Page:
A moving story of how we grow from somewhere into our teaching and learning selves:
I love this idea of honoring those “Giants” in our lives who have made more difference in our growth than they will ever know. You have painted such a moving picture of who your Nana is, and her heart comes through your words.
It is wonderful to think that our learning and leading lives are crafted even before we realize that we have started to become who we will be. It makes me hunger for everyone to have a Nana in their lives, a true advocate for their confidence and their values-based perspective. I believe it is by telling these stories that more people will realize that this type of mentorship is necessary and that they can be that kind of mentor to someone else.
via Reflecting for Growth: A Tribute to My GIANT.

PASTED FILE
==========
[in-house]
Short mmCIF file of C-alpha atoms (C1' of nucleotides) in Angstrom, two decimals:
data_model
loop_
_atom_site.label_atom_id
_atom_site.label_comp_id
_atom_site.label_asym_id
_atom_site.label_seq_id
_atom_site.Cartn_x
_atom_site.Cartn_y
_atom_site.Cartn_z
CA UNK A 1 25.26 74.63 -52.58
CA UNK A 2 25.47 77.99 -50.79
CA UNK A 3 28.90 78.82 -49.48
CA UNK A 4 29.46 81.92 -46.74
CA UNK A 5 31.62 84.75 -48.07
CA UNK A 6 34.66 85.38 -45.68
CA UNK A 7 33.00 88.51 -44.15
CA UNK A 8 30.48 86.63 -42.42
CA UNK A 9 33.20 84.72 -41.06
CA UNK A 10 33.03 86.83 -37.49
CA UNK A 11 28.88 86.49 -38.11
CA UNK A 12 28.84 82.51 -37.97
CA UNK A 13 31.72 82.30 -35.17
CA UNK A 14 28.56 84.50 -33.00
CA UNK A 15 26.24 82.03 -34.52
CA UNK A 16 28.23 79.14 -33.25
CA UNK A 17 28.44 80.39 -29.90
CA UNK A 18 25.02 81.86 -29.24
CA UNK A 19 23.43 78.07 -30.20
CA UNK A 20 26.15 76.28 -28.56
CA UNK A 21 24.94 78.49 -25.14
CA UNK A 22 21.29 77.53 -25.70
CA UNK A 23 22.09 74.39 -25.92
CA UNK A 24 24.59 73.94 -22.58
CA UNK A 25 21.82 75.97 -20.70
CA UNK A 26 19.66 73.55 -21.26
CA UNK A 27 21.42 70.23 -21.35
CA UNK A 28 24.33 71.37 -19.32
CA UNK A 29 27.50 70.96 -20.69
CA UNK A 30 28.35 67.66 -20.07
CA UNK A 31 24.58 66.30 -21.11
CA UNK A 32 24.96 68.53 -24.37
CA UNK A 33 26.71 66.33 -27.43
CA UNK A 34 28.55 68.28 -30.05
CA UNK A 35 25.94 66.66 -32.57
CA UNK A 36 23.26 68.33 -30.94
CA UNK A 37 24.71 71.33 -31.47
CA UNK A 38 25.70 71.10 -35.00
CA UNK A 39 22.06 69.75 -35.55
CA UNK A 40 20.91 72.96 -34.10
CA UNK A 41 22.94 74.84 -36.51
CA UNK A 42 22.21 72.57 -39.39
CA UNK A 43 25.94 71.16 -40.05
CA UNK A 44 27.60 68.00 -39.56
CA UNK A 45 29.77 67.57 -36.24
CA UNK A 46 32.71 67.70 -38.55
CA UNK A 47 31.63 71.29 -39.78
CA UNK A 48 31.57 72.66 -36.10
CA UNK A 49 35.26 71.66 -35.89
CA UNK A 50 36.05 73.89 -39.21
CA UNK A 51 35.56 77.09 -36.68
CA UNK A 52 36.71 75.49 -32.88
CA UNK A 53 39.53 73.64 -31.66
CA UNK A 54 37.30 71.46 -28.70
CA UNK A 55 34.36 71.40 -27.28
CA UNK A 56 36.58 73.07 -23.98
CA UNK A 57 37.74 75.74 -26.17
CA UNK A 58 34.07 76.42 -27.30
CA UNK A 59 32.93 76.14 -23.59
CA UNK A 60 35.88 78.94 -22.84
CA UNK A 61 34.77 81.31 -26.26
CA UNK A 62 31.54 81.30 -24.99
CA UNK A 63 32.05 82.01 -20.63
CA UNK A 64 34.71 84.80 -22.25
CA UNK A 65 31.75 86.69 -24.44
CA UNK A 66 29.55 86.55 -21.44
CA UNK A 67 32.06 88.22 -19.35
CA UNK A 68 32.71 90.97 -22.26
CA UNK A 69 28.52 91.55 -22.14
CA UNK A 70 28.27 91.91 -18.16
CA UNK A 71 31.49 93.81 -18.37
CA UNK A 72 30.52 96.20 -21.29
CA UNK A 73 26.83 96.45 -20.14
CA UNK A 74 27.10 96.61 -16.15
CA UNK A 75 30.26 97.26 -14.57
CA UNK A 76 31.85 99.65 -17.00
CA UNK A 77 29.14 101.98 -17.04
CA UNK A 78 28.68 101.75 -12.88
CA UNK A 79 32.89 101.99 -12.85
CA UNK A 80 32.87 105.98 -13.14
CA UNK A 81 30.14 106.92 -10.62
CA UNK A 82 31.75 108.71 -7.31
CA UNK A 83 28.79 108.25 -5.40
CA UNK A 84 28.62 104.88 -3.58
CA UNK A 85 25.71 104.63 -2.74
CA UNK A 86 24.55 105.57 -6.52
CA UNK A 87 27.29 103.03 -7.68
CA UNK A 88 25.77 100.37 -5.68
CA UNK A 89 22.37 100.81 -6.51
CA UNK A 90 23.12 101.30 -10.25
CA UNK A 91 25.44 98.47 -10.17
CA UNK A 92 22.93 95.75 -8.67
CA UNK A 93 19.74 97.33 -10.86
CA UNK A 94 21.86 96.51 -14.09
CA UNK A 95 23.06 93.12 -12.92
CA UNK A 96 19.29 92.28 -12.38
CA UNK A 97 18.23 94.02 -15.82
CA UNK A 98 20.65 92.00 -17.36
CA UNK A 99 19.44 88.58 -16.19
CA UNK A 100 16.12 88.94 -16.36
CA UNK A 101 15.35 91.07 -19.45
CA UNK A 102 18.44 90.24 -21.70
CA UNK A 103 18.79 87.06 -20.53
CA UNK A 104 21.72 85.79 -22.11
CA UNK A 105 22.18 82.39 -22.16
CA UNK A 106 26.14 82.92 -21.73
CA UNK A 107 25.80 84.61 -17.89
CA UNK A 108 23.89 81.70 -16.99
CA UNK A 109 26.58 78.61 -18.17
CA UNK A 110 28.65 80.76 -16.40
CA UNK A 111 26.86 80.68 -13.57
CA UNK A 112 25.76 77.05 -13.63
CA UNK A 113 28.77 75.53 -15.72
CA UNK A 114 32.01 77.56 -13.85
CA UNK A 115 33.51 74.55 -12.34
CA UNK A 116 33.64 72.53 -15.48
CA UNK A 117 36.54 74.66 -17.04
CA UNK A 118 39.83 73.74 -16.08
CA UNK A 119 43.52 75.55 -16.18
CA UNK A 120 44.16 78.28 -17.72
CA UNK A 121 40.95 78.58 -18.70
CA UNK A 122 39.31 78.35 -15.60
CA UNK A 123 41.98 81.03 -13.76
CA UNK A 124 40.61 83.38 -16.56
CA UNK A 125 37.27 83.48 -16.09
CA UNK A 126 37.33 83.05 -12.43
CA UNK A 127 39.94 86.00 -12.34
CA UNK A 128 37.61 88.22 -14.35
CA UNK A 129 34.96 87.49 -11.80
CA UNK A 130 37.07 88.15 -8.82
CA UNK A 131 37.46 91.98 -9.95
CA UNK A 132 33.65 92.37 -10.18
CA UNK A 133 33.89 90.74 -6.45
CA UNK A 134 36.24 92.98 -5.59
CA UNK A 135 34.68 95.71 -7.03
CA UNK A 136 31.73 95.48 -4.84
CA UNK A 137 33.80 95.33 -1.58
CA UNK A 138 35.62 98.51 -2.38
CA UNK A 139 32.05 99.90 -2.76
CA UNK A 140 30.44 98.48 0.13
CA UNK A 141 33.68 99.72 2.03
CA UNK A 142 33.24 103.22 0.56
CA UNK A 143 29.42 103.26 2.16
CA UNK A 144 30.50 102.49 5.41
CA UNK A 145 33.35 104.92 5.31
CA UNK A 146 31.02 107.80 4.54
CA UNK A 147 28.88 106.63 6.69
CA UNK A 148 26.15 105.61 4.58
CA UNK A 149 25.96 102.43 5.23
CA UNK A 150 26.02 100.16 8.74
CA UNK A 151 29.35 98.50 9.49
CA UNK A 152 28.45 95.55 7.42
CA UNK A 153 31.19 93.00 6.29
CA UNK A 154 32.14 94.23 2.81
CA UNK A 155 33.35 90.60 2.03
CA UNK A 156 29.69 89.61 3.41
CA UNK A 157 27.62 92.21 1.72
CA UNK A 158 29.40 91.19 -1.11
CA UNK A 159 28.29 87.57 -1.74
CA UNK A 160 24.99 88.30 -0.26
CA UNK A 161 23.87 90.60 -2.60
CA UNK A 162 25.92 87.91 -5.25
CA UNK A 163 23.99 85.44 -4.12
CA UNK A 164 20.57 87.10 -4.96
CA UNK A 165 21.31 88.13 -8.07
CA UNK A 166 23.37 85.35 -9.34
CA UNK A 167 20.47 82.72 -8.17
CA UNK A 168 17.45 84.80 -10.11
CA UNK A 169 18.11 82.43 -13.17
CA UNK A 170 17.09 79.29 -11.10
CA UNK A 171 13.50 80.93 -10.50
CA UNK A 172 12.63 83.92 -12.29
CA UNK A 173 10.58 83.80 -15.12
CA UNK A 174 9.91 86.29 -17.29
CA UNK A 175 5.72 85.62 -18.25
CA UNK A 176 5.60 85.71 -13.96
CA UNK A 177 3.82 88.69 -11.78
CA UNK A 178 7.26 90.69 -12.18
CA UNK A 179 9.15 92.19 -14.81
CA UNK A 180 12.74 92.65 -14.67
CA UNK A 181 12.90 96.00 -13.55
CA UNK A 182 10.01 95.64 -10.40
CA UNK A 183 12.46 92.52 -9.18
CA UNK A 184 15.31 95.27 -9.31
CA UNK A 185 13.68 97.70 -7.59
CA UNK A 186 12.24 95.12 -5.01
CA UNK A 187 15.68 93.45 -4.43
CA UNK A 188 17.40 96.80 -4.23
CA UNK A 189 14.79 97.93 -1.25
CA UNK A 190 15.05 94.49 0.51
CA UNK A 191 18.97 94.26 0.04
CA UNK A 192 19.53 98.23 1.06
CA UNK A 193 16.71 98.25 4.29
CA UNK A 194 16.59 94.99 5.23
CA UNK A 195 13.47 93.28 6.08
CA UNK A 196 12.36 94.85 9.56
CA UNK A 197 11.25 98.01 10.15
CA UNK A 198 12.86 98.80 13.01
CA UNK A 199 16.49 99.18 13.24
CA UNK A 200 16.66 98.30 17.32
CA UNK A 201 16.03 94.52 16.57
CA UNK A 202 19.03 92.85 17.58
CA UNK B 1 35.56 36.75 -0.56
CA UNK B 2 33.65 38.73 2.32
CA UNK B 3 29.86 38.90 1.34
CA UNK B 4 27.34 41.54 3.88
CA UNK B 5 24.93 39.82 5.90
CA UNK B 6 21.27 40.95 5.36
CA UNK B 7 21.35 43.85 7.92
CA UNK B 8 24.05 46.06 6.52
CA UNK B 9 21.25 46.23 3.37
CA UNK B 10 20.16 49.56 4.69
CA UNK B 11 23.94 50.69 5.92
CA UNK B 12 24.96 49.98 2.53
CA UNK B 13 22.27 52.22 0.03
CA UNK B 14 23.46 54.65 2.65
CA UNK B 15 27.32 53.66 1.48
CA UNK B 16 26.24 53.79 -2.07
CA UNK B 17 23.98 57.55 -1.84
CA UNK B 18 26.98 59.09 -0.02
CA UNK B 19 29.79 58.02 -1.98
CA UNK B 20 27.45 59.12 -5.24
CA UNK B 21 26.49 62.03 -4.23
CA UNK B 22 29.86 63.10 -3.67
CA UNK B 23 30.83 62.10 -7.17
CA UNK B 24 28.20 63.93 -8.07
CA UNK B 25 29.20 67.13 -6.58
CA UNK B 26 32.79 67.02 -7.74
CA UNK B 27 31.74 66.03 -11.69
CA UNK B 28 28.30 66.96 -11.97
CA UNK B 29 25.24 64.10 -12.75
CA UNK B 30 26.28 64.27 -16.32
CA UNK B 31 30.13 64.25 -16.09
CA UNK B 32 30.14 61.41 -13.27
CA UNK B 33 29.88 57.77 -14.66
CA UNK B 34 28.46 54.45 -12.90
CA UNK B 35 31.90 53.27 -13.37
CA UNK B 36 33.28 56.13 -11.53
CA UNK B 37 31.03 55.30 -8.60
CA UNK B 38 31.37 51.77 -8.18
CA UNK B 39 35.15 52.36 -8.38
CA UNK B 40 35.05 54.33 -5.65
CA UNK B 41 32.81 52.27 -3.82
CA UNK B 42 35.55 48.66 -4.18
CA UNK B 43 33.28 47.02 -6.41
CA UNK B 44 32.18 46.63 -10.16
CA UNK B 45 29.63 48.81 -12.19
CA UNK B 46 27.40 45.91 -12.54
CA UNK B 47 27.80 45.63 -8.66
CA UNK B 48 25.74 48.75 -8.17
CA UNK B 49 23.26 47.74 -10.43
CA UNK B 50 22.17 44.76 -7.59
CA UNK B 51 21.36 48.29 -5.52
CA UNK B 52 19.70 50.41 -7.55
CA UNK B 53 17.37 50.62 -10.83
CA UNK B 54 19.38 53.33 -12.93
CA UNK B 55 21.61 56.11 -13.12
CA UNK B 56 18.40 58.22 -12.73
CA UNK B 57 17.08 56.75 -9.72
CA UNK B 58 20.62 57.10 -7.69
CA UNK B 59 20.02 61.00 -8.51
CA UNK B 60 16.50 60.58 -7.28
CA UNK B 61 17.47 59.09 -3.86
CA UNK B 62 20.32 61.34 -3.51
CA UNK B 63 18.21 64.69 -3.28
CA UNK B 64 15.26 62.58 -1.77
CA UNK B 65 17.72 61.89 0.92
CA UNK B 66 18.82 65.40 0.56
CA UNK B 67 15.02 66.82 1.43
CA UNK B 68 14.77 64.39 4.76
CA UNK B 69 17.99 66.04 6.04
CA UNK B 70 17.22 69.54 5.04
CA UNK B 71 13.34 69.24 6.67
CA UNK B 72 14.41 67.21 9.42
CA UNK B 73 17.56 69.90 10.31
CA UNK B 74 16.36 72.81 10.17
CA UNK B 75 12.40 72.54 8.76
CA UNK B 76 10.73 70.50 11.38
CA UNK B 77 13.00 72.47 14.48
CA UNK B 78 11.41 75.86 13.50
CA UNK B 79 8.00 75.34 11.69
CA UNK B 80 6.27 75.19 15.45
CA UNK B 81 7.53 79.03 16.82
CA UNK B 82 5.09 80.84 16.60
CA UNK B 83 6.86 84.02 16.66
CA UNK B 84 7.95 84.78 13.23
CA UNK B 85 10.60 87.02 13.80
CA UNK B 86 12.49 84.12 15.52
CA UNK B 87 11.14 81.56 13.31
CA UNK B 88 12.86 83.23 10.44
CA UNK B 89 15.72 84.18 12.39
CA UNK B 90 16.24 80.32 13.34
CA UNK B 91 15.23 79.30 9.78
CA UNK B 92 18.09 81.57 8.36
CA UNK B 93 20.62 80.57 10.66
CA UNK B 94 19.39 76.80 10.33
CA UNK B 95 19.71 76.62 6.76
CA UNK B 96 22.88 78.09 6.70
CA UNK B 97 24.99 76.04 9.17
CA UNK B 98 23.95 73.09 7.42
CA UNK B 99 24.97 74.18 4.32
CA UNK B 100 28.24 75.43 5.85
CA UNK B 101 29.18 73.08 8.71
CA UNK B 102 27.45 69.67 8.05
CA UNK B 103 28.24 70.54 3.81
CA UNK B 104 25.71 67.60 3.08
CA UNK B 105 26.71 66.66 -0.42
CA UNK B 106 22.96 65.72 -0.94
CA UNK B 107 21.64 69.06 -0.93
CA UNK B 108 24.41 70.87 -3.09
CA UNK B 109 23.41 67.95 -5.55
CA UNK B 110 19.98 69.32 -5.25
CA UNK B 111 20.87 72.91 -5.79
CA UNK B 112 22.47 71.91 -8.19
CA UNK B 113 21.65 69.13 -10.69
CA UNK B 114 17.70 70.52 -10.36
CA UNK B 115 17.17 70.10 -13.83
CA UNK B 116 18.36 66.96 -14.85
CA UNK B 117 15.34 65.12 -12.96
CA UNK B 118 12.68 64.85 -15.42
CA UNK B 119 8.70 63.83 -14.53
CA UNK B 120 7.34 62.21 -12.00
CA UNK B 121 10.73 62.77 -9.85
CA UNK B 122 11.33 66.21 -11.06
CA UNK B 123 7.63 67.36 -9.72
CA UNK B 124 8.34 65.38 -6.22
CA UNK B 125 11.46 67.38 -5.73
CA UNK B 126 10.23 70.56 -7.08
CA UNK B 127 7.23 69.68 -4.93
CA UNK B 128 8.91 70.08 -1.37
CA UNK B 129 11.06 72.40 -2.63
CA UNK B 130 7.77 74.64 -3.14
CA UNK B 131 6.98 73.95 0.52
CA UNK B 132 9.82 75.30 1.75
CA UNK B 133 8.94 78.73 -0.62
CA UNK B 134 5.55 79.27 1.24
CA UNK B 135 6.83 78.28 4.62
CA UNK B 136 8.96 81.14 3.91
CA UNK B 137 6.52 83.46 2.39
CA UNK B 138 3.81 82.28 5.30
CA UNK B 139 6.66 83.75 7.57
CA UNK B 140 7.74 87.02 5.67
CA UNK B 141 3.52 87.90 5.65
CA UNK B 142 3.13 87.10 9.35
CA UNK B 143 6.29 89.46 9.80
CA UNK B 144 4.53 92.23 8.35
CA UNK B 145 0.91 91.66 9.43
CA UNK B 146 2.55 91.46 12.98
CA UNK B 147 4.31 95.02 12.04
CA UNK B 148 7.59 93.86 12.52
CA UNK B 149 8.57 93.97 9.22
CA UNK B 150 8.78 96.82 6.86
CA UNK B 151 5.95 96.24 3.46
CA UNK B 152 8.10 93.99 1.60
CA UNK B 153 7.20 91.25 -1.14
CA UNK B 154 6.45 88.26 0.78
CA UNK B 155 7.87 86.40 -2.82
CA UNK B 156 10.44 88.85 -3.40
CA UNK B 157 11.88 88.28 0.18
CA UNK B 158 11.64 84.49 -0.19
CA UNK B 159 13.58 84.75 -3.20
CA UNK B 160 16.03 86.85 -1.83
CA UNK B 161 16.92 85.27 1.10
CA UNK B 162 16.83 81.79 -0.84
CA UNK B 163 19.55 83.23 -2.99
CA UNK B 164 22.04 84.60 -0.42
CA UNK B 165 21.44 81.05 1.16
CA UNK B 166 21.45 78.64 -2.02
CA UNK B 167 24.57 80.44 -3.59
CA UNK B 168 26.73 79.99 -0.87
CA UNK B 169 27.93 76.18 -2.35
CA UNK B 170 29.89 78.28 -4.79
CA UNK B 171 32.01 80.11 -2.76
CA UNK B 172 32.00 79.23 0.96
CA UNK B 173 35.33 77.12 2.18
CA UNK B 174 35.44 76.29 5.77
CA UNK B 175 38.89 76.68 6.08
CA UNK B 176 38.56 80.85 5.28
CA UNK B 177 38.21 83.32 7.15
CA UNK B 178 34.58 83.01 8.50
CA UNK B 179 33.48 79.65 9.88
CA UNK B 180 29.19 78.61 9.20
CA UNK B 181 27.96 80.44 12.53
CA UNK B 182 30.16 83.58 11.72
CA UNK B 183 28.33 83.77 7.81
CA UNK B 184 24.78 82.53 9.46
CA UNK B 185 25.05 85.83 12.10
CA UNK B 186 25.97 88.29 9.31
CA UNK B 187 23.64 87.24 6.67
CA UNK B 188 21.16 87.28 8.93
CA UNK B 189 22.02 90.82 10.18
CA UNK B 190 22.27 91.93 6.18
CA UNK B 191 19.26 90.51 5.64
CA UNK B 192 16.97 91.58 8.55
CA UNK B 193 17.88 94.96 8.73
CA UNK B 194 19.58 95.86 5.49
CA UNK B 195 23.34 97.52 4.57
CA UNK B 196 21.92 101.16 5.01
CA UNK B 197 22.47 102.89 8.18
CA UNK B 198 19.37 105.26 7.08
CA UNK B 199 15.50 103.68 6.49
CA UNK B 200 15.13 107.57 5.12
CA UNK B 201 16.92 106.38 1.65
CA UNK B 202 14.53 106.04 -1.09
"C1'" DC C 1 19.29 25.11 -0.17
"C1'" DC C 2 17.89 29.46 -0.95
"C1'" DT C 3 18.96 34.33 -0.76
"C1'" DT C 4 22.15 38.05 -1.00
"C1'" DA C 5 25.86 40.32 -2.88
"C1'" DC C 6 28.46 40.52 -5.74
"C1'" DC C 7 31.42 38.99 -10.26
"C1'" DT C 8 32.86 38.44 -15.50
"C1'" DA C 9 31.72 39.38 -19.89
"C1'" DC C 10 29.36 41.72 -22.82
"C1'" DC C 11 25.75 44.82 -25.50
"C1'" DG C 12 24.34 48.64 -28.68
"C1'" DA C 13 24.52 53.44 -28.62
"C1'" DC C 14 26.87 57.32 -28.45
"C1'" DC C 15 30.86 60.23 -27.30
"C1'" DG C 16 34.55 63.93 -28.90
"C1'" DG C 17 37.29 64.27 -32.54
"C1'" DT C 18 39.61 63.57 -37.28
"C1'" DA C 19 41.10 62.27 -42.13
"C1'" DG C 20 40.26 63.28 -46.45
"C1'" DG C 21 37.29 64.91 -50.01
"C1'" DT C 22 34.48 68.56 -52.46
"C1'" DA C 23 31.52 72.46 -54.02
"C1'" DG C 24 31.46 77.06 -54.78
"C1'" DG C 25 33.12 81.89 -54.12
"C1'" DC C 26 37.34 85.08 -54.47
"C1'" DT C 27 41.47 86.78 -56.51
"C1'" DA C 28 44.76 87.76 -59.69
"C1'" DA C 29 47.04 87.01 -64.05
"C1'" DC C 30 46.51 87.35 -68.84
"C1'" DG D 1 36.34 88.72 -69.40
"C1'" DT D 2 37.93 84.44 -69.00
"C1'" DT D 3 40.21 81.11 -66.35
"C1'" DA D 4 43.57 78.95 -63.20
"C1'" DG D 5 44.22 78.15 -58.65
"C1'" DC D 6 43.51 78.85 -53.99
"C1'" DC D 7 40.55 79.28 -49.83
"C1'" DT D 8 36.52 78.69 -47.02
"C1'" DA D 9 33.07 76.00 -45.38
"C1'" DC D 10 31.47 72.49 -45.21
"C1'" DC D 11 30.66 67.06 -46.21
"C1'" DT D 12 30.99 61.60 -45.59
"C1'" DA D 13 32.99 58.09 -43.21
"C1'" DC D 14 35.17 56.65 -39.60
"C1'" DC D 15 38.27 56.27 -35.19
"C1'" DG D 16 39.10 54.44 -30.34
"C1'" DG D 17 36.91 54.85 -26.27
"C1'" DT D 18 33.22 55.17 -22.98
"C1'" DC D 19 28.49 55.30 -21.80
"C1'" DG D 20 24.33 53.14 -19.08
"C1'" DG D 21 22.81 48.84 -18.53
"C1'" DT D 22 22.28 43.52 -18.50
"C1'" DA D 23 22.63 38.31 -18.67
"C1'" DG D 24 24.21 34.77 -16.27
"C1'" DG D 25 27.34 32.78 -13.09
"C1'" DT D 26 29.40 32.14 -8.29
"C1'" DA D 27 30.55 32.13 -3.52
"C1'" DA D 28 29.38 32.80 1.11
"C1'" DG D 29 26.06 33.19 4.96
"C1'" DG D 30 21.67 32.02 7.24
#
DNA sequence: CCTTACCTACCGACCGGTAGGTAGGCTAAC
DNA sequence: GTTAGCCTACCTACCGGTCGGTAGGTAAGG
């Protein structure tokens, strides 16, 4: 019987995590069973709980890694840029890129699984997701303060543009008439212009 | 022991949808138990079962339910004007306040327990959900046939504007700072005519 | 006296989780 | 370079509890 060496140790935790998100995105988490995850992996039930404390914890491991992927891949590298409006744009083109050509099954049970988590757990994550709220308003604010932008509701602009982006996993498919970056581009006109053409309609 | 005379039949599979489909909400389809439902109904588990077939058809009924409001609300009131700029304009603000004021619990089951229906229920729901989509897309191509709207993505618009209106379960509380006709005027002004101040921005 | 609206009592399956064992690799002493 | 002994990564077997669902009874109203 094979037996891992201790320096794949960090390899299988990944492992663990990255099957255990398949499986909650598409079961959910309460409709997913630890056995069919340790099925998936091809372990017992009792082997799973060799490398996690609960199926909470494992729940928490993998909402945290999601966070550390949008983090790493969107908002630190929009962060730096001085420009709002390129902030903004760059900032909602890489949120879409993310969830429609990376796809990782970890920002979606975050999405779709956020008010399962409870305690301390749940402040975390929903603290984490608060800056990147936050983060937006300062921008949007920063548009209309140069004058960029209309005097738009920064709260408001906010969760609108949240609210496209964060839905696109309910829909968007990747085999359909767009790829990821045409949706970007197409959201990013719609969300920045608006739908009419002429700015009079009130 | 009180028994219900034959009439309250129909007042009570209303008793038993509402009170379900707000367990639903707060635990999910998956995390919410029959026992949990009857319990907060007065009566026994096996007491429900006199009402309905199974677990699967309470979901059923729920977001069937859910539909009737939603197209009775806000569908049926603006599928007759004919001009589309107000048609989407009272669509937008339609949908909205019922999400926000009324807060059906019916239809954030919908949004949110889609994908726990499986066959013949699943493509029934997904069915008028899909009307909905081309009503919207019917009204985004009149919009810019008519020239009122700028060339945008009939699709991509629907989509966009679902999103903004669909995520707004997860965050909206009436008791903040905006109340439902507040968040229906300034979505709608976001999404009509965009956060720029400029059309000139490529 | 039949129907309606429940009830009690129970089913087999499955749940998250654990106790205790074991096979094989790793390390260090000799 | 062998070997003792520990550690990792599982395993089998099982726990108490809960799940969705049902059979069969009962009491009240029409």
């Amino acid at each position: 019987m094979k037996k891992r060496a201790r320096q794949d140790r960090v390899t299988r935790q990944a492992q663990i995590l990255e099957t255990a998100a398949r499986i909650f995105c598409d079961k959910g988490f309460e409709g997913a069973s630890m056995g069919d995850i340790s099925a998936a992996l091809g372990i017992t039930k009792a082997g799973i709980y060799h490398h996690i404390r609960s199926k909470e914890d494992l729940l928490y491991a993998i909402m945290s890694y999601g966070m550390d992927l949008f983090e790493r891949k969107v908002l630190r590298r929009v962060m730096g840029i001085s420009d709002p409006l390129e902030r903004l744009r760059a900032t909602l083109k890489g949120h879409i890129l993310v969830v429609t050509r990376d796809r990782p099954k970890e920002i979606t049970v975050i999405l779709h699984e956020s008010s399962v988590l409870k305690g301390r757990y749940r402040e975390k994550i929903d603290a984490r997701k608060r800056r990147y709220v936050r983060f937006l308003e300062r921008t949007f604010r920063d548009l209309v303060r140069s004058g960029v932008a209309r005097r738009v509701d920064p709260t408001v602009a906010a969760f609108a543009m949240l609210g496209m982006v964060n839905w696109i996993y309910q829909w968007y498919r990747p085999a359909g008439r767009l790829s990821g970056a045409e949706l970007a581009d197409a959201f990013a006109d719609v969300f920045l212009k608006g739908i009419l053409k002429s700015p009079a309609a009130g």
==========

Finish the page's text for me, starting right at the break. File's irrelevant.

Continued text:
A good post on our responsibility as teachers and leaders to lead change:
There are a few assumptions here that I would want to explore with you. While I do think that many in Instructional/Educational technology were originally teachers, I see many more folks taking on these roles from an IT background right now. This means that they are much more comfortable with the tech skills and much less comfortable with the instructional skills. I think this is probably where the leadership needs to come in from those who have been in the classroom. You are right that there is a great responsibility to share what good instructional practice looks like with these tools. But, I think it goes beyond that. It isn’t just about sharing what you are doing, but rather we need to model the kinds of connected leadership that shows the power of the network to support a teacher.